The circumstances surrounding the release of the FSP activists remain unclear. The Australian Foreign Affairs Department had called on Sri Lanka to locate Gunaratnam and ensure his safety, and sections of the Australian media had given prominent coverage to pleas for help by his wife, Champa Somaratna, who lives in Sydney.
Gunaratnam himself praised the Australian government, saying: “I have no doubt that if I did not have the Australian government’s support I would have been killed.” Australia’s High Commissioner personally accompanied him to Sri Lanka’s international airport, escorted by a security contingent.
It seems, however, that a mutually convenient deal was struck between Colombo and Canberra to arrange Gunaratnam’s deportation. After Gunaratnam’s kidnapping was reported in the Australian media, the Australian High Commissioner reportedly requested a meeting with President Rajapakse’s brother Gotabhaya, who is Sri Lanka’s defence secretary. The Australian foreign affairs ministry later thanked “the police and other agencies in Sri Lanka for facilitating the man’s departure.”
At no point did the Australian authorities or the Labor government make any criticism, even veiled, of the Sri Lankan regime, nor mention the rising tide of disappearances in the country. In fact, Australian Foreign Minister Bob Carr and his department issued no statements at all, and refused media requests to make any further comment on Gunaratnam’s treatment.
Yet, after his release, Gunaratnam appealed to the “international community”—that is the major powers—to protect human rights in Sri Lanka. In reality, none of these powers, including Australia, has ever upheld the basic legal rights of Sri Lankans. The Australian Labor government supported Rajapakse’s offensive against the LTTE, remained silent about the deaths of thousands of civilians, mass detention of Tamils following the LTTE’s 2009 defeat and continues to work closely with Colombo to seek to block political refugees leaving the island.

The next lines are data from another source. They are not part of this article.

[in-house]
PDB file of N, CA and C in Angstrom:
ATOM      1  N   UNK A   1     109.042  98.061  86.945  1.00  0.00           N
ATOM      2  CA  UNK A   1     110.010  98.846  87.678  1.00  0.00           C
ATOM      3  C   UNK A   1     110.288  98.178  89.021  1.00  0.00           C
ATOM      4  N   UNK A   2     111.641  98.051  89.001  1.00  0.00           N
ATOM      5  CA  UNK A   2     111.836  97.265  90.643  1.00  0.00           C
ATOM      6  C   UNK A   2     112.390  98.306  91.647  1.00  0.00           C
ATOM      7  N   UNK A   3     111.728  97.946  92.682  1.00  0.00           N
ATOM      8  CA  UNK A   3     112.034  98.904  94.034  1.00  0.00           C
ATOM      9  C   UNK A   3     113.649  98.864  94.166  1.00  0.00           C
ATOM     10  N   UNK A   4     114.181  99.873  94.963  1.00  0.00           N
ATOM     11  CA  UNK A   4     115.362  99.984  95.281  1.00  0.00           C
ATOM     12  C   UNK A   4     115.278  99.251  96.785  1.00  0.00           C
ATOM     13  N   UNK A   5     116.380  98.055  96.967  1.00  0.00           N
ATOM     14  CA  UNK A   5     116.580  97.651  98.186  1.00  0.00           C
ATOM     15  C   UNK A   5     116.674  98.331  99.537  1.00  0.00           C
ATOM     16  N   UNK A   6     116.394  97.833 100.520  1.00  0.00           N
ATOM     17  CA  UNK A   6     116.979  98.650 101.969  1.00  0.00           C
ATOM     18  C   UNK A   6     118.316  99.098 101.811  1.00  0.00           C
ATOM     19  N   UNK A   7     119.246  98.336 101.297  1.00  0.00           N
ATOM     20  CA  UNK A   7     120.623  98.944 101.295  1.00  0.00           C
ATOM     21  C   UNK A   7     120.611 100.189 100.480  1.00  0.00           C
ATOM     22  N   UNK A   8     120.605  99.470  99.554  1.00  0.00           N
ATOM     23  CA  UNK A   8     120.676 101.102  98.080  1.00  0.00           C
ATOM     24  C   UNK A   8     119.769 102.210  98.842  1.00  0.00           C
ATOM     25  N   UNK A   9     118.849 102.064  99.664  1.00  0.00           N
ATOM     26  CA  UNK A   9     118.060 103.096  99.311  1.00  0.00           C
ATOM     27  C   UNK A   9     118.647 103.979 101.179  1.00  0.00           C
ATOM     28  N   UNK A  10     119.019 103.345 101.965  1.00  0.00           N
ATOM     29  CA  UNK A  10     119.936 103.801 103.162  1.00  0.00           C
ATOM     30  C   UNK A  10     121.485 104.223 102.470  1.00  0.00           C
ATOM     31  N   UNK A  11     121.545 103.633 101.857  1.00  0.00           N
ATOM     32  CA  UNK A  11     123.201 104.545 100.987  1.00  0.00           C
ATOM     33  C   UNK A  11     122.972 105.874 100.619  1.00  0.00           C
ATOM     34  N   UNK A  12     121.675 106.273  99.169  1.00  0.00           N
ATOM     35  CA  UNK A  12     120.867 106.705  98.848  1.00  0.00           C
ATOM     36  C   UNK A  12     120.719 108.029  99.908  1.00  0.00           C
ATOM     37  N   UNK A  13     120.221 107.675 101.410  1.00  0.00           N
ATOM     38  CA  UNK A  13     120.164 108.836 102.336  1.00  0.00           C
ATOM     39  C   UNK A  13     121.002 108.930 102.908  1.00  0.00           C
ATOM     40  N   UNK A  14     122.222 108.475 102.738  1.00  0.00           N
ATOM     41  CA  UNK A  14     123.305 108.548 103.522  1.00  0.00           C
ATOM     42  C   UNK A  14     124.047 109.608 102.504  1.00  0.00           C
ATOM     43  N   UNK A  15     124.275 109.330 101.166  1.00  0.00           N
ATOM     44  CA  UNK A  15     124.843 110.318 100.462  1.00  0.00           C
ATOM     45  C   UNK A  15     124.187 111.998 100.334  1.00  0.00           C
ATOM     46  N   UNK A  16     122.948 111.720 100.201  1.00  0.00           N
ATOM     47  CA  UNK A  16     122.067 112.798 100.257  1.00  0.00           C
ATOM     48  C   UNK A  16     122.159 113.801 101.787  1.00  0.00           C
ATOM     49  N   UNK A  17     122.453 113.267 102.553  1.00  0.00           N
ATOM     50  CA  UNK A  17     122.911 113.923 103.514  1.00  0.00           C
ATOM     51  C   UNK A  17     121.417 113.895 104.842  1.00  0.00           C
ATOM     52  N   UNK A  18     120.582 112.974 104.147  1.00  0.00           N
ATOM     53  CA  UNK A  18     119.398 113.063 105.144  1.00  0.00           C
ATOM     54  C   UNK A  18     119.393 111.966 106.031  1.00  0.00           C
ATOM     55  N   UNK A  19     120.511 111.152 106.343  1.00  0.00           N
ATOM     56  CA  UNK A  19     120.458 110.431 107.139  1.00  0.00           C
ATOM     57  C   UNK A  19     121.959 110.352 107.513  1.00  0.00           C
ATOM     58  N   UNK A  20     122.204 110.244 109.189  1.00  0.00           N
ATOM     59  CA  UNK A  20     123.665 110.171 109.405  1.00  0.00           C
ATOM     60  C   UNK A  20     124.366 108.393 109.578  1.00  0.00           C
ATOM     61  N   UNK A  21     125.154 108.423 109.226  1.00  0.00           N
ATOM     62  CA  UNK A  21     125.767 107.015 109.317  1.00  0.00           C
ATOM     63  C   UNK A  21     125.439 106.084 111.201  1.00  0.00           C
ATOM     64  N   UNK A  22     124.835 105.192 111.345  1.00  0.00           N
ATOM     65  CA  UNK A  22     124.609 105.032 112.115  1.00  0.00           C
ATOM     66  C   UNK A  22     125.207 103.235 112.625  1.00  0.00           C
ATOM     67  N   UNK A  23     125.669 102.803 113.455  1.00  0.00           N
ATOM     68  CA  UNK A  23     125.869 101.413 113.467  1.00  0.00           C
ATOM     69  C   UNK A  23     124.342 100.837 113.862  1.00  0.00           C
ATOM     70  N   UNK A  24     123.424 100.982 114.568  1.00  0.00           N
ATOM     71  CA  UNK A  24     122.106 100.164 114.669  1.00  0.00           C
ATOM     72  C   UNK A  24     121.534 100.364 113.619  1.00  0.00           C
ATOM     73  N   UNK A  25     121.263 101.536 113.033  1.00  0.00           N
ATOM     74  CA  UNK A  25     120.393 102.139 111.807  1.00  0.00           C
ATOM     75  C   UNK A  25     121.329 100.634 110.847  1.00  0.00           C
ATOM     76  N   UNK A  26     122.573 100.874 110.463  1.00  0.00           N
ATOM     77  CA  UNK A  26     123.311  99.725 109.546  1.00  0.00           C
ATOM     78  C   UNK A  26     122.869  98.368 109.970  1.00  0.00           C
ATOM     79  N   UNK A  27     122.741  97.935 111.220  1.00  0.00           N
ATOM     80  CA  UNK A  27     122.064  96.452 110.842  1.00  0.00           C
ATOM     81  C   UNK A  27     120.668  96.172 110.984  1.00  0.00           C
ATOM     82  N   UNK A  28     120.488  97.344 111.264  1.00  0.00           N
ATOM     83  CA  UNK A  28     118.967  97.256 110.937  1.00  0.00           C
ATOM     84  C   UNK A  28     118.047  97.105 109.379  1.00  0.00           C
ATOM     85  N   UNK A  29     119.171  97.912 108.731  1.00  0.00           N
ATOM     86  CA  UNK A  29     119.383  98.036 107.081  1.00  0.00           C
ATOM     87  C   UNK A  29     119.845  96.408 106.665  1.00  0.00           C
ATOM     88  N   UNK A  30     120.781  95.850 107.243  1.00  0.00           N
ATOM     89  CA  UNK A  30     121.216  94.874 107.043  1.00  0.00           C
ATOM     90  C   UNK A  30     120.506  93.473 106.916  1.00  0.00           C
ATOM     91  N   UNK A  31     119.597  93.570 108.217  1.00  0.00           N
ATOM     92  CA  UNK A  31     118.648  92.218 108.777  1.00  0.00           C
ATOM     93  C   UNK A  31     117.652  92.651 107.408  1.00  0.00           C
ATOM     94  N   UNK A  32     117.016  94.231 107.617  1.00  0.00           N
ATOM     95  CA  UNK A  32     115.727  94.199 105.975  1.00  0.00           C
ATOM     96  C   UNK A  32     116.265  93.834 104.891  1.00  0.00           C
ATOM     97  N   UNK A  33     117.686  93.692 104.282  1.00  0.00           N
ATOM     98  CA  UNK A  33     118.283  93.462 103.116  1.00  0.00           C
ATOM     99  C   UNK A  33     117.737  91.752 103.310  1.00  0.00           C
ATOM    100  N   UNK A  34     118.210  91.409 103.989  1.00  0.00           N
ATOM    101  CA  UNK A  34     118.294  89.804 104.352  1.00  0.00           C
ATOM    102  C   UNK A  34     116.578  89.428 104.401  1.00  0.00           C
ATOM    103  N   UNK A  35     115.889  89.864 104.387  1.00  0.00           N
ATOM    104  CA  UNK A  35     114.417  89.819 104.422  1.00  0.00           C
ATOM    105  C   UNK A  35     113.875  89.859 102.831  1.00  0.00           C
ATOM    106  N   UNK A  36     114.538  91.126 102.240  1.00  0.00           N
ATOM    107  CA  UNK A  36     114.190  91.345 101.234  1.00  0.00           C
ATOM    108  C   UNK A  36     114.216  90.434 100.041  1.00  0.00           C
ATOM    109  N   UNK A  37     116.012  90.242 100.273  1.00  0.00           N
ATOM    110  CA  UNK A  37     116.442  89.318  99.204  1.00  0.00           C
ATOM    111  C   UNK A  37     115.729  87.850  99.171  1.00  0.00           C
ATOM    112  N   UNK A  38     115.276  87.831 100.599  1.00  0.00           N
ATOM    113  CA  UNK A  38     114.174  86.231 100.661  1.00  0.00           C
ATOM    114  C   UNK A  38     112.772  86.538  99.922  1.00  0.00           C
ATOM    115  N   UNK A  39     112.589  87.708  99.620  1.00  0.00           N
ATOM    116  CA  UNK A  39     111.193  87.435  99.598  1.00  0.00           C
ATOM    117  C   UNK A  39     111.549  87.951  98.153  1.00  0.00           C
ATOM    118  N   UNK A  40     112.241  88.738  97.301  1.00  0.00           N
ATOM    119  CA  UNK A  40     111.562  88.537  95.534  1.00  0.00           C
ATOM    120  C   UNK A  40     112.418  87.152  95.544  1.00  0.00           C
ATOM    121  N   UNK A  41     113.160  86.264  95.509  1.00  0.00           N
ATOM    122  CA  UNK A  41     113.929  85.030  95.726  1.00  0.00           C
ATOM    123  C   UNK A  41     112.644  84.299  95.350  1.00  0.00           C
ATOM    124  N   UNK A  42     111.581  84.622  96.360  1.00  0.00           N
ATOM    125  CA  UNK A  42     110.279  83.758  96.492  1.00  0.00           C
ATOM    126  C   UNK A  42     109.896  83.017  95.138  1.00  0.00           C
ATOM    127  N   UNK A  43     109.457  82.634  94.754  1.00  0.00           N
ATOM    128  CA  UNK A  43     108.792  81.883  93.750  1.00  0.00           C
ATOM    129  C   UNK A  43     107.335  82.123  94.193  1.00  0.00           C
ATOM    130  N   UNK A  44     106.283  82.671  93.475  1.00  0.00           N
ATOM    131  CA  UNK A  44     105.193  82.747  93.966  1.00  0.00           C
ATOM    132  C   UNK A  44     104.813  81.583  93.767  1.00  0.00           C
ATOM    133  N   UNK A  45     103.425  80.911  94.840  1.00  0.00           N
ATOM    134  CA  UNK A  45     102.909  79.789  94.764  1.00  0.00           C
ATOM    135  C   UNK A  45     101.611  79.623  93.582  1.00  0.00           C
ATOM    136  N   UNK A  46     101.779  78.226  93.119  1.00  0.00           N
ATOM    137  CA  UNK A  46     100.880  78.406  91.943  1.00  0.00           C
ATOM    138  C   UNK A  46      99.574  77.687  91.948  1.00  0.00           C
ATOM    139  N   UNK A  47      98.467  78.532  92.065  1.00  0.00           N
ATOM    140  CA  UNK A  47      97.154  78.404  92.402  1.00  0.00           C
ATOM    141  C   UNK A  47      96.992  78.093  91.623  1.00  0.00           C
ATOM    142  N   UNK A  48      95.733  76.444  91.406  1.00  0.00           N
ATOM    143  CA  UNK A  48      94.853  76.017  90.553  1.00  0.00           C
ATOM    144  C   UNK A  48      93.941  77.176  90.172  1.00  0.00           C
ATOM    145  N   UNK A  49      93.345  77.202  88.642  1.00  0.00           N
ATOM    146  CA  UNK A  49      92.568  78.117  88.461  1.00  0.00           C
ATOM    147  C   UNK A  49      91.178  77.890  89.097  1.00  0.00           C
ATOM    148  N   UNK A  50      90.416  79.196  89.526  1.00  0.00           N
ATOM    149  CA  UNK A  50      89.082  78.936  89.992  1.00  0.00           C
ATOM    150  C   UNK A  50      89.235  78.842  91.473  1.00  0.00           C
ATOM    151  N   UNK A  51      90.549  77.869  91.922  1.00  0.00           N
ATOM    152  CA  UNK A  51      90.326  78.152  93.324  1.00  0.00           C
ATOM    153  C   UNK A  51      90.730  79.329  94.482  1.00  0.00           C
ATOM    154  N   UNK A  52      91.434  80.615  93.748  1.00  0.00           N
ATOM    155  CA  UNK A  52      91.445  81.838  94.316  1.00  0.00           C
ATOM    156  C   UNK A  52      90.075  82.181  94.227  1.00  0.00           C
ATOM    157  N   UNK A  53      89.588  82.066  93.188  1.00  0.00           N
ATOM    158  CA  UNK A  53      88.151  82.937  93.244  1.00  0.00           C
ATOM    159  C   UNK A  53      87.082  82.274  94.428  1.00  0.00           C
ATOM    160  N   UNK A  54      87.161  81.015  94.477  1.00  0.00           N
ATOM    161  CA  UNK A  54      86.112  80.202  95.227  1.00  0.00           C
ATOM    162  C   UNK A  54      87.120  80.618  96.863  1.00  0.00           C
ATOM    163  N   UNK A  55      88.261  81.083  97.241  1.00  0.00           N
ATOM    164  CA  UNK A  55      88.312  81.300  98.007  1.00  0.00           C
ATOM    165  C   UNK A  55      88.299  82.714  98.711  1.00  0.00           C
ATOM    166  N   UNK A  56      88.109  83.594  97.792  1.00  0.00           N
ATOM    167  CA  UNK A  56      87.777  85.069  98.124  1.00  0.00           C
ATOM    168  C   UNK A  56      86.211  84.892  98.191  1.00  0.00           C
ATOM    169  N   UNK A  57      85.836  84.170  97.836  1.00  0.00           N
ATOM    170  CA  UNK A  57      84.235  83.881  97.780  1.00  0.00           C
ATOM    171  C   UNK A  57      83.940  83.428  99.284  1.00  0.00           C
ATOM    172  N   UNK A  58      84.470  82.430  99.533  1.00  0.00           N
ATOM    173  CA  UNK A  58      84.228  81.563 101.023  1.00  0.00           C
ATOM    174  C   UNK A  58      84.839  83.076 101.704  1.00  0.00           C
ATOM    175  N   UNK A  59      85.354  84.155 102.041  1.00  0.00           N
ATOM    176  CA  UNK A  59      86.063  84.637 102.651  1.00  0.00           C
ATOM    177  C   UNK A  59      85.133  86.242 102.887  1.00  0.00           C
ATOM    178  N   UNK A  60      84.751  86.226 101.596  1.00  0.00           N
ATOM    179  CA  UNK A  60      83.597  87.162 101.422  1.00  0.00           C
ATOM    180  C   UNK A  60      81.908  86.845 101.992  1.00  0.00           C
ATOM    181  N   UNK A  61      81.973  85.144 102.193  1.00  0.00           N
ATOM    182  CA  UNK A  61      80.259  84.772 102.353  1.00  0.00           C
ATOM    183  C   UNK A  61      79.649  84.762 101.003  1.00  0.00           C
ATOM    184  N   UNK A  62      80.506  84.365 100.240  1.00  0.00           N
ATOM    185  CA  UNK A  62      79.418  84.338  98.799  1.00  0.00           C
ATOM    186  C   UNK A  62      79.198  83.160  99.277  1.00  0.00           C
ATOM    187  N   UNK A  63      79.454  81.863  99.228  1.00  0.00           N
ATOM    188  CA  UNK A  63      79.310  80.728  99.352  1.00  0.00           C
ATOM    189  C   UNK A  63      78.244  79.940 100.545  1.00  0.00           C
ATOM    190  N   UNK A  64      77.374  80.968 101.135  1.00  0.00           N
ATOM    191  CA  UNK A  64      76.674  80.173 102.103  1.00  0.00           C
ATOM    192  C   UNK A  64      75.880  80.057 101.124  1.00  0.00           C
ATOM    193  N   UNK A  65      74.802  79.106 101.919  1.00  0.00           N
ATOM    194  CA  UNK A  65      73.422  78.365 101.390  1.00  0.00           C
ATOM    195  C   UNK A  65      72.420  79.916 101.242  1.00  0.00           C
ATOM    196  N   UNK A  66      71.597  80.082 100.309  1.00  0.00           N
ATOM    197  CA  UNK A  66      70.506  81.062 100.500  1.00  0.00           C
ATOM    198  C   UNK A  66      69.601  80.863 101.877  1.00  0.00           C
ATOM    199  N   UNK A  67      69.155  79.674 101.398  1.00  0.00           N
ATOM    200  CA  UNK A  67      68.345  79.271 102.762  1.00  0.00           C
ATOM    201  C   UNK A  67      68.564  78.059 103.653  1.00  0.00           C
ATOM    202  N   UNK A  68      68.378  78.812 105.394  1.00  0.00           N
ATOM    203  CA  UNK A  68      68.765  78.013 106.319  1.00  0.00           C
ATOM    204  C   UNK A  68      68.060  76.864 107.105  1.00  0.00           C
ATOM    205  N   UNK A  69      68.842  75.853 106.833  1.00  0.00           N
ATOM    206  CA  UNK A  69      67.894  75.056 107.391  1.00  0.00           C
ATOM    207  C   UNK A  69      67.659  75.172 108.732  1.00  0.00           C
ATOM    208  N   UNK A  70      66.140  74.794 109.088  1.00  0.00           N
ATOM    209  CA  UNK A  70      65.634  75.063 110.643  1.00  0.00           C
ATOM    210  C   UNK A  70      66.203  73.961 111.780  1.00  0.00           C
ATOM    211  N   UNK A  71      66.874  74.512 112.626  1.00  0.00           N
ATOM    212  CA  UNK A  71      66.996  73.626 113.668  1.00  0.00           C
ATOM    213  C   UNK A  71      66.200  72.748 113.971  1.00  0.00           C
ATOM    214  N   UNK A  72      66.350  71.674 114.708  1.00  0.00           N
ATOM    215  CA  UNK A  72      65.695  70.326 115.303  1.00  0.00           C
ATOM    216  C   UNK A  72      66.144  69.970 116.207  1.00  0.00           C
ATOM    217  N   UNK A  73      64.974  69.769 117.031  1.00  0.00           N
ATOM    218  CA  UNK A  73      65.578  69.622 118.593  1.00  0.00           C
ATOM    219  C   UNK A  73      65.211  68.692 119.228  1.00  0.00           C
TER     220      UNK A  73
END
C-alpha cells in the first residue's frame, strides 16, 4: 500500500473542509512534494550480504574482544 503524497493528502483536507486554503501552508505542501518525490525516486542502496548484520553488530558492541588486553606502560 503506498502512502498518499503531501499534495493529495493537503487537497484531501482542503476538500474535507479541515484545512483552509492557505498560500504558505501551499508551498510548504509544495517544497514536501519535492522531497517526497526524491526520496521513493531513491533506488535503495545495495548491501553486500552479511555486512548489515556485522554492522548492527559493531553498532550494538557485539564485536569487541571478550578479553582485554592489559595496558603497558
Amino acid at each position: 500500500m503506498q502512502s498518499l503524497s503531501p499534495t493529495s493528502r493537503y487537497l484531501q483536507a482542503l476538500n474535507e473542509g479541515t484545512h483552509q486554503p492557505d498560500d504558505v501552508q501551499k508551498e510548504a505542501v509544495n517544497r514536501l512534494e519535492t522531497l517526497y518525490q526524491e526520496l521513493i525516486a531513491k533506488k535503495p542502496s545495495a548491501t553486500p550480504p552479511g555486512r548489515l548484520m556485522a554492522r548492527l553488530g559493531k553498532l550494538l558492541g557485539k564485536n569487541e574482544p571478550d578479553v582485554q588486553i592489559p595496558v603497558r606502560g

Last month, Australia supported a US-sponsored United Nations Human Rights Council resolution urging the Sri Lankan government to implement the recommendations of its own inquiry into human rights violations in the final months of the war against the LTTE. This toothless, non-binding resolution left the Rajapakse government in charge of addressing its own crimes.
Gunaratnam’s praise for Australia’s role is in line with the opportunist politics of the FSP. It has no fundamental political differences with the JVP and its Sinhala communalism. The JVP stridently backed Rajapakse’s war against the Tamil population, as well as his demands for “sacrifice” from working people to support the war effort. The FSP breakaway reflects the fact that the JVP has become widely discredited among workers and youth.
Gunaratnam was a student member of the JVP in the late 1980s and participated in its chauvinist campaign against the Indo-Lankan Accord. JVP thugs killed hundreds of workers and political opponents who refused to support its stance. He later fled the country and obtained citizenship in Australia. Attygala was a member of the JVP since the late 1980s and is now the organiser of the FSP’s Socialist Women Organisation.
The ongoing abductions of political activists and journalists in Sri Lanka must be a further sharp warning to the working class and poor of the methods that this government will increasingly use to silence and intimidate the rising opposition to its austerity measures.